The answer to the first question is Choice (C). These quotation marks refer to Tim's claim to “someone else's technology.” Although he isn't quoted directly, the quotation marks around his imply that Tim says that a particular invention is his, when in fact it isn't.

The answer to the second question is Choice (D). As you see in the explanation to the first question, these words reveal that the technology isn't Tim's invention and support the cor­rect answer, to show that the idea is really someone else's.


To the chagrin (disappointment or embarrassment) of English teachers everywhere, the new SAT Writing and Language section contains even less actual writing: one optional 50-minute essay analyzing the writing style of a passage you've never seen before plus 35 minutes' worth of short answers. Why so little writing? As those of us who sit with four-foot-high piles of essays on our laps know, it takes a long time to read student prose. The SAT test­makers must pay people to read and score essays — a much more expensive and time­consuming proposition than running a bubble sheet through a scanner. Here are the details.

The essay

The prompt, or question, never changes, but the passage does. You have to figure out the author's point of view, what he or she is arguing for or against. Then you must pick apart the passage, discussing how the author attempts to persuade the reader to accept this point of view. Finally, you get 50 minutes to write your own essay, describing what you've discovered. Your own ideas on the subject, by the way, are irrelevant (beside the point). The College Board doesn't care what you think; graders simply want to know whether you can identify the relationship between style and content in someone else's work.

Many standardized tests may now be taken on a computer. The College Board has begun to move toward a computer-based SAT, too, at the speed of an elderly turtle. As of this writing, the computer-based SAT will be available at only a few sites. The College Board promises that at some point it will be everywhere. When? Don't hold your breath! No date has been given, and the College Board has never been famous for its speed in technical innovation. Currently, only those who have been certified as dysgraphic (having a learning disability that affects handwriting) may type the essay. For everyone else, handwriting is your only option. Start practicing your penmanship.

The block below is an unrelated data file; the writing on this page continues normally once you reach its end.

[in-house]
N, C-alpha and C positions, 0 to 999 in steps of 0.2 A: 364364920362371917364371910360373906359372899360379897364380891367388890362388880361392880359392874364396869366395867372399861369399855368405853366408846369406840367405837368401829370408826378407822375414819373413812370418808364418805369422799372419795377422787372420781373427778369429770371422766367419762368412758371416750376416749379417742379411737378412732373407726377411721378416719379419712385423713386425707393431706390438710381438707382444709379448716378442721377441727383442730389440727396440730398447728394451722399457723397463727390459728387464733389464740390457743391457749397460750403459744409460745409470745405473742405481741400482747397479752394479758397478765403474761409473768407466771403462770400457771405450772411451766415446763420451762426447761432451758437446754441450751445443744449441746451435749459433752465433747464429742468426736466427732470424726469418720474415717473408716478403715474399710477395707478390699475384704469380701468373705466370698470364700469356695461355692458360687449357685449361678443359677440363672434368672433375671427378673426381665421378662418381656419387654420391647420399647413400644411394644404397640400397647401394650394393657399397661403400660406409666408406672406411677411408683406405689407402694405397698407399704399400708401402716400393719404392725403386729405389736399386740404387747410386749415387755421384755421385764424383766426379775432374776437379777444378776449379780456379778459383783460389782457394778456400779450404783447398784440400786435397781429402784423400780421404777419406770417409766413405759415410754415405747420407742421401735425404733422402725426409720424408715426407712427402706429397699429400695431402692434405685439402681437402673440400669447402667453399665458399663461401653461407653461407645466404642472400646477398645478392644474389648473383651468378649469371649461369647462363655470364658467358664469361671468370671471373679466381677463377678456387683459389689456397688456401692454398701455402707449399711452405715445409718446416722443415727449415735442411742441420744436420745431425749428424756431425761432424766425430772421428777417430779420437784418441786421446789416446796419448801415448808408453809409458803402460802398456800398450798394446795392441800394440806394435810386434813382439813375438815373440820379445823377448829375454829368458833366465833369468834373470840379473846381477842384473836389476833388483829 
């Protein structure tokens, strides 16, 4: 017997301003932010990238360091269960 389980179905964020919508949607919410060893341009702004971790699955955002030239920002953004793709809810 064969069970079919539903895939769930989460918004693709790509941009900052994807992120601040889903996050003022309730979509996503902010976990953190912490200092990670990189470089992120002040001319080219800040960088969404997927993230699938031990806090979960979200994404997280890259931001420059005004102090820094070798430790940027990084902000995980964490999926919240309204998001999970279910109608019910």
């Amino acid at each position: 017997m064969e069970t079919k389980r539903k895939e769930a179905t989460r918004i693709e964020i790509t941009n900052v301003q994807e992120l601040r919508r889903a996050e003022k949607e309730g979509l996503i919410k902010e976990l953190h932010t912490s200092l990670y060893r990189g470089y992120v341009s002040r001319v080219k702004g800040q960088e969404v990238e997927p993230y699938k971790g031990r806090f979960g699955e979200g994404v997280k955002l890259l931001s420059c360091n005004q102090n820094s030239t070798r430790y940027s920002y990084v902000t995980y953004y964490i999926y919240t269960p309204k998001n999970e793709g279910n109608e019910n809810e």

Mlultiple-choice questions

You get four passages, each from 400 to 450 words long, accompanied by 11 questions per passage. The passages represent fairly good student writing, but they all have room for improvement in grammar, punctuation, organization, logic, and style. The multiple-choice questions address those areas. In terms of content, you see one passage in each of these areas: careers, history/social studies, humanities, and science. One or two passages will make an argument for a particular idea, one or two may be informative or explanatory, and one will be a narrative. At least one passage (and probably more) includes a graphic element — a chart, table, diagram or graph relating to the subject matter. One question checks that the passage accurately represents the information in the graphic element. The questions may focus on a single word (to check your vocabulary-in-context skill) or on the passage as a whole (to determine your ability to organize information).

Take a look at this example, which, on the real exam, would be part of a longer passage. Your job is to decide which answer best changes the underlined portion of the sentence.

Having been turned down by 15 major league baseball teams, Milton changed to basketball, and he succeeded in his goal where he was aiming to be a professional athlete.

  2. in that he reached his goal of aiming to be a professional athlete
  3. where he became a professional athlete
  4. in his goal of becoming a professional athlete

The answer is Choice (D), because that version conveys the information smoothly and cor­rectly. Did you notice that Choice (A) keeps the wording of the original passage? That's the design in most multiple-choice Writing and Language questions.


SAT math questions rely on Algebra II and some advanced topics in geometry, statistics, probability, and trigonometry. The new SAT Mathematics section contains one 55-minute section when you can use a calculator and one 25-minute section when you can't. Of the 57 questions, 45 are multiple-choice, in which you choose an answer from four possibilities, and 12 are grid-ins, in which you supply an answer and bubble in the actual number, not a multiple-choice letter. Whether calculator or no calculator, multiple-choice or grid-in answer, each question is worth the same except for one grid-in question called Extended Thinking, which carries four times the weight of the other math questions. Here's a sample multiple-choice problem:

If xy -12 = z, and the value of x is 2, which of the following must be true?

  1. z = xy
  2. y = 12 + z
  3. z = 2y-12
  4. 2y - z = 100

Substitute 2 for x, and see which answer most closely resembles 2y -12 = z. The correct answer is Choice (C).